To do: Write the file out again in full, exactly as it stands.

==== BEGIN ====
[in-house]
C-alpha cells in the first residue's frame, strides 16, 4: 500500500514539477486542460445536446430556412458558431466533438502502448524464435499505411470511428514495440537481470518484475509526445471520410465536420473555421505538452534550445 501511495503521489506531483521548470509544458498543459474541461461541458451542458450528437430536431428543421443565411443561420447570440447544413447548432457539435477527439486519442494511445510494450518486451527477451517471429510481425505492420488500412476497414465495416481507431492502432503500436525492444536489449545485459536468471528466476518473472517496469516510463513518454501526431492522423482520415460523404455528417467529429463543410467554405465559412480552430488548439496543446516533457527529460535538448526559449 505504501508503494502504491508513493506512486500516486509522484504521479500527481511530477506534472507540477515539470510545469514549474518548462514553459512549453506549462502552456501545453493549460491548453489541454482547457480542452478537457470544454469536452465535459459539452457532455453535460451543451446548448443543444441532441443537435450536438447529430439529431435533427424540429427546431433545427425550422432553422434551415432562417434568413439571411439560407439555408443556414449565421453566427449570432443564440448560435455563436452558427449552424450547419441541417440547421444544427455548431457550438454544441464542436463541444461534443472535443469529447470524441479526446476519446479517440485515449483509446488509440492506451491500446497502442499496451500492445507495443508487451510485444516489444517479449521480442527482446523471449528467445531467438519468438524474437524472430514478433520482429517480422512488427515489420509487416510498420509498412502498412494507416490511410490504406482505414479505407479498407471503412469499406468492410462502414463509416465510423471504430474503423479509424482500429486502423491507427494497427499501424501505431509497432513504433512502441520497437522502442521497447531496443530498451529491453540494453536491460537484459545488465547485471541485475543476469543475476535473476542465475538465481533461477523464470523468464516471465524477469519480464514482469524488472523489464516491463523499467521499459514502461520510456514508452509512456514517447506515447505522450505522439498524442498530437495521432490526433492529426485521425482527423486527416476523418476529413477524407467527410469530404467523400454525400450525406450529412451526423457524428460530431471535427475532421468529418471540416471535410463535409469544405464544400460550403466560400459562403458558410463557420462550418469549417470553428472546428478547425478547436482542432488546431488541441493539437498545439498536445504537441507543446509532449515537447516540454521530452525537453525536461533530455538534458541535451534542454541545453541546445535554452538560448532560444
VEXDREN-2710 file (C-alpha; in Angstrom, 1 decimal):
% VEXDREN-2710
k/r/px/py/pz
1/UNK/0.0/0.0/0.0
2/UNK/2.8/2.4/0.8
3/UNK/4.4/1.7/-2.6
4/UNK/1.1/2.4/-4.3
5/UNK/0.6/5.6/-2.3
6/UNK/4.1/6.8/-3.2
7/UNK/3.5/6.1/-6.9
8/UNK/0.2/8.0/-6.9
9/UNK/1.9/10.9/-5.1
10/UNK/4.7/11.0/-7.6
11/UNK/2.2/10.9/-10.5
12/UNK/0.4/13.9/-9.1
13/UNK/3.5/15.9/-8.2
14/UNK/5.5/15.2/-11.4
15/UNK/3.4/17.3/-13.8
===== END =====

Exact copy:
[in-house]
C-alpha cells in the first residue's frame, strides 16, 4: 500500500514539477486542460445536446430556412458558431466533438502502448524464435499505411470511428514495440537481470518484475509526445471520410465536420473555421505538452534550445 501511495503521489506531483521548470509544458498543459474541461461541458451542458450528437430536431428543421443565411443561420447570440447544413447548432457539435477527439486519442494511445510494450518486451527477451517471429510481425505492420488500412476497414465495416481507431492502432503500436525492444536489449545485459536468471528466476518473472517496469516510463513518454501526431492522423482520415460523404455528417467529429463543410467554405465559412480552430488548439496543446516533457527529460535538448526559449 505504501508503494502504491508513493506512486500516486509522484504521479500527481511530477506534472507540477515539470510545469514549474518548462514553459512549453506549462502552456501545453493549460491548453489541454482547457480542452478537457470544454469536452465535459459539452457532455453535460451543451446548448443543444441532441443537435450536438447529430439529431435533427424540429427546431433545427425550422432553422434551415432562417434568413439571411439560407439555408443556414449565421453566427449570432443564440448560435455563436452558427449552424450547419441541417440547421444544427455548431457550438454544441464542436463541444461534443472535443469529447470524441479526446476519446479517440485515449483509446488509440492506451491500446497502442499496451500492445507495443508487451510485444516489444517479449521480442527482446523471449528467445531467438519468438524474437524472430514478433520482429517480422512488427515489420509487416510498420509498412502498412494507416490511410490504406482505414479505407479498407471503412469499406468492410462502414463509416465510423471504430474503423479509424482500429486502423491507427494497427499501424501505431509497432513504433512502441520497437522502442521497447531496443530498451529491453540494453536491460537484459545488465547485471541485475543476469543475476535473476542465475538465481533461477523464470523468464516471465524477469519480464514482469524488472523489464516491463523499467521499459514502461520510456514508452509512456514517447506515447505522450505522439498524442498530437495521432490526433492529426485521425482527423486527416476523418476529413477524407467527410469530404467523400454525400450525406450529412451526423457524428460530431471535427475532421468529418471540416471535410463535409469544405464544400460550403466560400459562403458558410463557420462550418469549417470553428472546428478547425478547436482542432488546431488541441493539437498545439498536445504537441507543446509532449515537447516540454521530452525537453525536461533530455538534458541535451534542454541545453541546445535554452538560448532560444
VEXDREN-2710 file (C-alpha; in Angstrom, 1 decimal):
% VEXDREN-2710
k/r/px/py/pz
1/UNK/0.0/0.0/0.0
2/UNK/2.8/2.4/0.8
3/UNK/4.4/1.7/-2.6
4/UNK/1.1/2.4/-4.3
5/UNK/0.6/5.6/-2.3
6/UNK/4.1/6.8/-3.2
7/UNK/3.5/6.1/-6.9
8/UNK/0.2/8.0/-6.9
9/UNK/1.9/10.9/-5.1
10/UNK/4.7/11.0/-7.6
11/UNK/2.2/10.9/-10.5
12/UNK/0.4/13.9/-9.1
13/UNK/3.5/15.9/-8.2
14/UNK/5.5/15.2/-11.4
15/UNK/3.4/17.3/-13.8